It all depends on what the insurance company hopes to gain by watching you. If liability is clear, the damages are obvious, and a quick internet search turns up no “dirt,” then the chances are that the insurance company will move on to legal defenses and reviewing the medical evidence. However, if the insurance company finds something questionable or potential information it can use to avoid paying you, then it is likely that the insurer will invest the money to conduct some form of surveillance. Situations in which insurance companies will likely use surveillance include where:
- Potential for fraud exists
- Witnesses contradict your version of events or your assessment of your injuries and pain and suffering
- Medical care goes on for a long time even though the collision was a minor one
- The insurance company finds something online showing you active.
Social Media Best Practices After an Accident
After you file an auto accident claim, you should be aware that social media sites will be the first place that insurance adjusters and investigators will go to find potentially harmful evidence. With that in mind, you should follow these practices:
- Keep it private – At a minimum, set your profile to the most private setting you can on all of your social media accounts. Set your accounts so only friends can find you and communicate with you.
- Limit tagging – With Facebook and other sites, other people can take your private photos and re-share them with tags. An investigator can find your images on someone else’s page without you even knowing it or consenting to it. If you don’t understand your settings, learn more about them.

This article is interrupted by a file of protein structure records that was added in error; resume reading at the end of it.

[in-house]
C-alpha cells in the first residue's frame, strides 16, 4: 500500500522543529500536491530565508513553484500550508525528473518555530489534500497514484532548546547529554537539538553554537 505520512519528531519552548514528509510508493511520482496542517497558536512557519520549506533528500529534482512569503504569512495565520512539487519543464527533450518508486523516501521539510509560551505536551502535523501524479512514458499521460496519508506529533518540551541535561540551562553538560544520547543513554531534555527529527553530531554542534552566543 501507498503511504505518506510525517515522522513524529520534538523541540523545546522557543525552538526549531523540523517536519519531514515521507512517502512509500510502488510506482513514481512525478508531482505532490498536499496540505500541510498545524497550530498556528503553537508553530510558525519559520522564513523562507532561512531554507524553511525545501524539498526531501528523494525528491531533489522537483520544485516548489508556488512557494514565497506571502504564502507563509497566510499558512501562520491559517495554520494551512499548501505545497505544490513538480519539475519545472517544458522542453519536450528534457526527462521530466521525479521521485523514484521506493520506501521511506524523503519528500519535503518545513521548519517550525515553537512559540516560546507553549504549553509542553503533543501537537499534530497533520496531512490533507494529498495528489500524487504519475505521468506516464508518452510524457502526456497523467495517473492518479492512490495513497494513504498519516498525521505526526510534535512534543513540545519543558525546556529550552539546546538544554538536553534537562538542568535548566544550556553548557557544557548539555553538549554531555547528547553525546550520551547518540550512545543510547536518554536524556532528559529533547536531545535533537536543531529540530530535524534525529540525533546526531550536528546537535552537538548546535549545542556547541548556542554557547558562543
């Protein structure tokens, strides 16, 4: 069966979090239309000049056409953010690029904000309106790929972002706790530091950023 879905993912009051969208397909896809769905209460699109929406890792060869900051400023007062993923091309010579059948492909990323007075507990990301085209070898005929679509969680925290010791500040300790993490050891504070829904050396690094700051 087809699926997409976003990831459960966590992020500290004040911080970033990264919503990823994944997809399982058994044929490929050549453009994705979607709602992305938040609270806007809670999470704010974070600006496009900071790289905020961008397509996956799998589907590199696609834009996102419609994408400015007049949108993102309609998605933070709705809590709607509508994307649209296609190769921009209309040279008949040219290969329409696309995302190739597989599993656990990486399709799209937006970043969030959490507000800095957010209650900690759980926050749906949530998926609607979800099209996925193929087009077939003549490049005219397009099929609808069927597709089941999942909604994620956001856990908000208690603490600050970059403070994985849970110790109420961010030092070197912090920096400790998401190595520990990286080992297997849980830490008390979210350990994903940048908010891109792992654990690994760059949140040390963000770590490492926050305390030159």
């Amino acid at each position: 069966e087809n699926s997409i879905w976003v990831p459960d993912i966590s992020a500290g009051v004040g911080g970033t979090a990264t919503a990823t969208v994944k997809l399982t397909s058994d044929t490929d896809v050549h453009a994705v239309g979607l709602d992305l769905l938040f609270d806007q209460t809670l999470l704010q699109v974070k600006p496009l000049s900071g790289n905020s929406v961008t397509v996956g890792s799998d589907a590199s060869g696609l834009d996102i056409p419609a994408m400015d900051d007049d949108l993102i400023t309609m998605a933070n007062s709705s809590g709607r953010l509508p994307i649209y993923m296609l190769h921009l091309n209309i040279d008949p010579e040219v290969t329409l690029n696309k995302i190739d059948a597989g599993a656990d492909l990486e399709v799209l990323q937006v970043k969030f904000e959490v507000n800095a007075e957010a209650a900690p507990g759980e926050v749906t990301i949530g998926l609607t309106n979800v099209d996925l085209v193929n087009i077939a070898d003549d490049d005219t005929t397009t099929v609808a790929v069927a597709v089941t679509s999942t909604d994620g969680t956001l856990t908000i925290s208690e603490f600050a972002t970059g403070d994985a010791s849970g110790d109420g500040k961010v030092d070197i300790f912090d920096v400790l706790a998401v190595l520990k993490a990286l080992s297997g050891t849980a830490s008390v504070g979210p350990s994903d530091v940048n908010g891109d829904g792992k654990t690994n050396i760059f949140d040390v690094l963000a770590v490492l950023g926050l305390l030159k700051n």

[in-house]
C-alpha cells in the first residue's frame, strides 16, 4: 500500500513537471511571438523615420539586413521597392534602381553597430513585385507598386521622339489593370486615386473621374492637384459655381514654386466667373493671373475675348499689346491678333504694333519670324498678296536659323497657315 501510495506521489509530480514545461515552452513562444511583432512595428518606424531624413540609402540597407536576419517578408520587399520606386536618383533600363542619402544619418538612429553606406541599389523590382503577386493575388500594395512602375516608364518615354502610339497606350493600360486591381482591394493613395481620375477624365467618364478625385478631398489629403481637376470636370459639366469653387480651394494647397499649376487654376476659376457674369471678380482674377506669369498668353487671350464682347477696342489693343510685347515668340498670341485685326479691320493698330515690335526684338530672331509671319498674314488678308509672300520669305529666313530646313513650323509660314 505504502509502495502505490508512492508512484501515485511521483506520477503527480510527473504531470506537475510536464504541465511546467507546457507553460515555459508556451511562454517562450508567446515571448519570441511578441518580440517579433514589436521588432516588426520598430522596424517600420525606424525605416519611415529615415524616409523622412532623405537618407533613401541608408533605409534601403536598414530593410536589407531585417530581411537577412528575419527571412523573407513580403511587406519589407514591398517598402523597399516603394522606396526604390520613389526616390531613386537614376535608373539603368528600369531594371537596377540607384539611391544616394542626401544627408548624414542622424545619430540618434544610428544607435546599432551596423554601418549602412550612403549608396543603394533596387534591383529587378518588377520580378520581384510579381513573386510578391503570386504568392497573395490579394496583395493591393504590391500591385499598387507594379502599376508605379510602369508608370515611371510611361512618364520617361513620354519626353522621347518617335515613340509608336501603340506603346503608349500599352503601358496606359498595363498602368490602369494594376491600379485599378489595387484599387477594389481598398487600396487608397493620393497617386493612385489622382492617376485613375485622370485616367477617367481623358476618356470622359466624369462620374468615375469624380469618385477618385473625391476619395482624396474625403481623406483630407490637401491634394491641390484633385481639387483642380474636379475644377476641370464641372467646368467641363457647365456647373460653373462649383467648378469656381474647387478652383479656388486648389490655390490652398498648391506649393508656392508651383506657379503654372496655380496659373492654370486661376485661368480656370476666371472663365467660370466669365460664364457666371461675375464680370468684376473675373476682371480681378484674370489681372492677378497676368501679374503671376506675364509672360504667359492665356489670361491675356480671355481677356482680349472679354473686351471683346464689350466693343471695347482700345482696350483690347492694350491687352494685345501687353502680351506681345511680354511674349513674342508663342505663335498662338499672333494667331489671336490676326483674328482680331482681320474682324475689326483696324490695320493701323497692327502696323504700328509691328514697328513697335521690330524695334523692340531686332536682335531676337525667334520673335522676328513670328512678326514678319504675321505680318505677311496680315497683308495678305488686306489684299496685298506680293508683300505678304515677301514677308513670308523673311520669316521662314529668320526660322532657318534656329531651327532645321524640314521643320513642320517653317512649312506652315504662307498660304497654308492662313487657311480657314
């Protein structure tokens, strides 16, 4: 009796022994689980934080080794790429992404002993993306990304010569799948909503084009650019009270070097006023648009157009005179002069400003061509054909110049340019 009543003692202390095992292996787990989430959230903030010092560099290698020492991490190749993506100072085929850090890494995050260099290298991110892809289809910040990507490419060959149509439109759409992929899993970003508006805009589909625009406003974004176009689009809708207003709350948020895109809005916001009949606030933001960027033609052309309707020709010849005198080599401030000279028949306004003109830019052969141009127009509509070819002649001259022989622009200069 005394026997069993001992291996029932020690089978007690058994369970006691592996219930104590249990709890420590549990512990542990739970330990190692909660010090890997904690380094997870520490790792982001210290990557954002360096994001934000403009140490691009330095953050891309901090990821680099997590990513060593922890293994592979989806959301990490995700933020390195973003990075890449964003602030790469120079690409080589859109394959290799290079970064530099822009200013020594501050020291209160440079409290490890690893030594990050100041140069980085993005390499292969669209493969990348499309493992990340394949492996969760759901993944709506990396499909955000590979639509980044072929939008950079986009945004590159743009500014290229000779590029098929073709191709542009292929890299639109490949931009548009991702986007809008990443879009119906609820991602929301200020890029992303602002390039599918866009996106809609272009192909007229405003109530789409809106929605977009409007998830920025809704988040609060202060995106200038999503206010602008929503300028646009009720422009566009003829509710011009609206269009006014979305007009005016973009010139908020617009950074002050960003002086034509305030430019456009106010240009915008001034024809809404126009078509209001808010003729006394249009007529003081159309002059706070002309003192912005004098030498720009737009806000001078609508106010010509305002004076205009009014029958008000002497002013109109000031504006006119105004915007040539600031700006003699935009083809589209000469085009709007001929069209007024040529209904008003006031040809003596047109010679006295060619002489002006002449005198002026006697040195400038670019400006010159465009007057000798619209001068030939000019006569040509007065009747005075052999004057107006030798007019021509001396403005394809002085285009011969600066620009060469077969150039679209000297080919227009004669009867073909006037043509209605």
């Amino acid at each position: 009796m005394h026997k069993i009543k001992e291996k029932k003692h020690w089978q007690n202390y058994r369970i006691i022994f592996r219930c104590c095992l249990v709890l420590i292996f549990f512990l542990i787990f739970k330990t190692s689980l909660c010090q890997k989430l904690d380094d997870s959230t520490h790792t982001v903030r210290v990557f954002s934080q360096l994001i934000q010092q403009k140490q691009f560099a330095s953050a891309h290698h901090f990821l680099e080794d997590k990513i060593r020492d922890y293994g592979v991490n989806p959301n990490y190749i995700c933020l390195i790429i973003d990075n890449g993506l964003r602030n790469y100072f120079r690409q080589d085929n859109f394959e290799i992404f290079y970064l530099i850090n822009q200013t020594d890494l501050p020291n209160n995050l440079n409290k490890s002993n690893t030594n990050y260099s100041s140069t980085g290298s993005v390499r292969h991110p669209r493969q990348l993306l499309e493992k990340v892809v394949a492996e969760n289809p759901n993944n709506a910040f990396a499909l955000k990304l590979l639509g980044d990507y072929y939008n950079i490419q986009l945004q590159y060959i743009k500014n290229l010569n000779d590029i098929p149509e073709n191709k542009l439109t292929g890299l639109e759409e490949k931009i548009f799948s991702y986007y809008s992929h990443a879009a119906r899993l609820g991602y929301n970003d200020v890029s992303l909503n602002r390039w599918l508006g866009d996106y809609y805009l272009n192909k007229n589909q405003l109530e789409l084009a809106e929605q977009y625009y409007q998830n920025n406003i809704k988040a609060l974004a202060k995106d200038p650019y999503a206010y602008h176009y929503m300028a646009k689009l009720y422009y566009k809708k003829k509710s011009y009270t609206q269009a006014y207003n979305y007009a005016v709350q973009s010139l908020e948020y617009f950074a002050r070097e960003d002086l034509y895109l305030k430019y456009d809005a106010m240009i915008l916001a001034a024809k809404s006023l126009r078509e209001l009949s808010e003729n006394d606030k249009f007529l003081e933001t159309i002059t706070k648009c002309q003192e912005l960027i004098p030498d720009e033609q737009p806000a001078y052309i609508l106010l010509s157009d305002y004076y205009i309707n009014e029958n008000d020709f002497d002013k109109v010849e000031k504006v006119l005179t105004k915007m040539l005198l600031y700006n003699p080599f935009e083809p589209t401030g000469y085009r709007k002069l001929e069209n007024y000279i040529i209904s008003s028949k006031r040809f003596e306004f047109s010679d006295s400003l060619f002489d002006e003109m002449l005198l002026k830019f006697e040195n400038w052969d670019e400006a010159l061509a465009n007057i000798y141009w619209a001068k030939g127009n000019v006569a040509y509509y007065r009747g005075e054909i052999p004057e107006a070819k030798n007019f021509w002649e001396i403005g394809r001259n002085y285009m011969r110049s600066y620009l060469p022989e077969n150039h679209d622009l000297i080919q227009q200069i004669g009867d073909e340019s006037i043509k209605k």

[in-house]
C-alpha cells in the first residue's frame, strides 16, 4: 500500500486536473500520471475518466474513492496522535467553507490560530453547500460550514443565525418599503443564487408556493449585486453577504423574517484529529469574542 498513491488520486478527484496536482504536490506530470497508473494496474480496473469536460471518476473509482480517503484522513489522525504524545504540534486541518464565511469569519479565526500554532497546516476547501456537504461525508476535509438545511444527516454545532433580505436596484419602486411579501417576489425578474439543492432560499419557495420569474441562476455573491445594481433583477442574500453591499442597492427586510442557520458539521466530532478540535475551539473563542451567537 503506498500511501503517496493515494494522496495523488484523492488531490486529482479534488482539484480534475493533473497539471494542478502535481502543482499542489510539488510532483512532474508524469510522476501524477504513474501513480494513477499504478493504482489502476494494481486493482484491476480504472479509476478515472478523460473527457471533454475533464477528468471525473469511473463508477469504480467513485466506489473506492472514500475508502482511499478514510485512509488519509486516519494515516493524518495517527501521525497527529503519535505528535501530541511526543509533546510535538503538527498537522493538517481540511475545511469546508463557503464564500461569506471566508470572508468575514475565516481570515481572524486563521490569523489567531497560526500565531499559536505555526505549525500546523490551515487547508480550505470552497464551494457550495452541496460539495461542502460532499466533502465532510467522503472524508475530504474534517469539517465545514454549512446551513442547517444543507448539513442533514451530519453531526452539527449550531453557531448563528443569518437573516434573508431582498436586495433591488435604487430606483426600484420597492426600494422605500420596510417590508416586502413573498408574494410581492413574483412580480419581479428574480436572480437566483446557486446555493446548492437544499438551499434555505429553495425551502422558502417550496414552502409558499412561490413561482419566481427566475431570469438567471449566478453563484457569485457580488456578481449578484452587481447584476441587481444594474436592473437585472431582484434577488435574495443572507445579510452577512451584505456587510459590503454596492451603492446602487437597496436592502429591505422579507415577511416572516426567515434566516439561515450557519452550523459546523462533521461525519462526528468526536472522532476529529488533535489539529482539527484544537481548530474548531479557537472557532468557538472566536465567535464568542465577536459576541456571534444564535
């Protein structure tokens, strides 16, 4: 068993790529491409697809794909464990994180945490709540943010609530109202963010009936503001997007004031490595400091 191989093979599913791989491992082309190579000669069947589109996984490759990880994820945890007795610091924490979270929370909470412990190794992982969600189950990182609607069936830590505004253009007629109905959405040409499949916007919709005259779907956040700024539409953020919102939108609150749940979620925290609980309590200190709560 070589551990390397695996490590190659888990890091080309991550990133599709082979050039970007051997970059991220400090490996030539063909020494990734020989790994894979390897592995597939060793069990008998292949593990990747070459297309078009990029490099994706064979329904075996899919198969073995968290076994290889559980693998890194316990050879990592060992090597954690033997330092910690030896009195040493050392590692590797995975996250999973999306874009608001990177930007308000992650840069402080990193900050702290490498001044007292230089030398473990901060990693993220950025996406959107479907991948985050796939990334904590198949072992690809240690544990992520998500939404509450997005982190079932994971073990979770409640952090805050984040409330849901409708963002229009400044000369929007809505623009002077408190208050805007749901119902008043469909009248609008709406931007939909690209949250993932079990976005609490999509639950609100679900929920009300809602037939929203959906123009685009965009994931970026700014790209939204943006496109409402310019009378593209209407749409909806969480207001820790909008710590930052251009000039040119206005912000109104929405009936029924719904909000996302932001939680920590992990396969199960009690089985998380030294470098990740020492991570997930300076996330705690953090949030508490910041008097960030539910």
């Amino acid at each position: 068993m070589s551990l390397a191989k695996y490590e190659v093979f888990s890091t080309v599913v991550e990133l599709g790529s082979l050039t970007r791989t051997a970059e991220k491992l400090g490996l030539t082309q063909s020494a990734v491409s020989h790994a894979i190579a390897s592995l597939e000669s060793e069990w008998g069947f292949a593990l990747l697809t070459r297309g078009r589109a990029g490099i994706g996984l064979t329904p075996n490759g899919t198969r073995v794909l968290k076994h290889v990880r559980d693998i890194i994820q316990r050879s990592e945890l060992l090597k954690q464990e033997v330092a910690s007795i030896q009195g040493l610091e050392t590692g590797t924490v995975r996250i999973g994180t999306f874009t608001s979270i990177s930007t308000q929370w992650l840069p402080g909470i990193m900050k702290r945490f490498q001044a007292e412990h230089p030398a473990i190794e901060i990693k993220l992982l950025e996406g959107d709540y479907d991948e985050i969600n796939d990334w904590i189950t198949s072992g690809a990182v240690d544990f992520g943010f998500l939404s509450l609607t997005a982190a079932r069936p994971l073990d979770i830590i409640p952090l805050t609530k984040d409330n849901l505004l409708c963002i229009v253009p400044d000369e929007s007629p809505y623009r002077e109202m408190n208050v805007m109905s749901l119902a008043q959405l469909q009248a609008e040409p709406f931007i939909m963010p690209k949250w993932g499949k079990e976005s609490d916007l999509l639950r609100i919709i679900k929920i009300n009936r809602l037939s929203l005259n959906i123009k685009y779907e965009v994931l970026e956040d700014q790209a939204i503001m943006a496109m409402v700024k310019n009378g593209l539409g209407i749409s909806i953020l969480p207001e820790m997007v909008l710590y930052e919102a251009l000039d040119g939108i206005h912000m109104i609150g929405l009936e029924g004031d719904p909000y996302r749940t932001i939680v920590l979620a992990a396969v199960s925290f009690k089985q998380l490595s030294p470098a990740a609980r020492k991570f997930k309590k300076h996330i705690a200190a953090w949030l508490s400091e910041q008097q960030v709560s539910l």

- Limit friends – You should never “friend” people that you don’t know. A person who sends you a friend request could be an insurance adjuster who is using a fake profile and seeking to learn more about you, your friends, your accident and your life.
- Watch what you post and share – Many people are tempted to immediately post pictures of their accident, text them to friends or share them through e-mail. These are not secure ways to communicate. Only a communication directly to and from your lawyer is secure. All other communications are subject to discovery and subpoenas. For instance, you may text a friend after a crash and say, “I’m doing OK. Just shook up.” Your text may seem to be harmless. However, an insurance adjuster who intercepts this message somehow can put it up on a giant screen at trial, allowing a defense lawyer to argue to a jury that shortly after the crash, you were just fine.
- Avoid public forums – Finally, you may be tempted to go on public forums and legal sites to ask questions about your injury case. These are not secure places as well. Your comments are not considered attorney communications and could be used against you.
Our Colorado Auto Accident Attorneys Can Help You
If you have been involved in a car accident in Colorado, you should immediately seek legal help from an experienced attorney at The Sawaya Law Firm. We can help you to avoid costly mistakes, protect you from insurance companies and, ultimately, pursue the maximum amount of compensation for you. To learn more, call or reach us online today to discuss your case in a free consultation.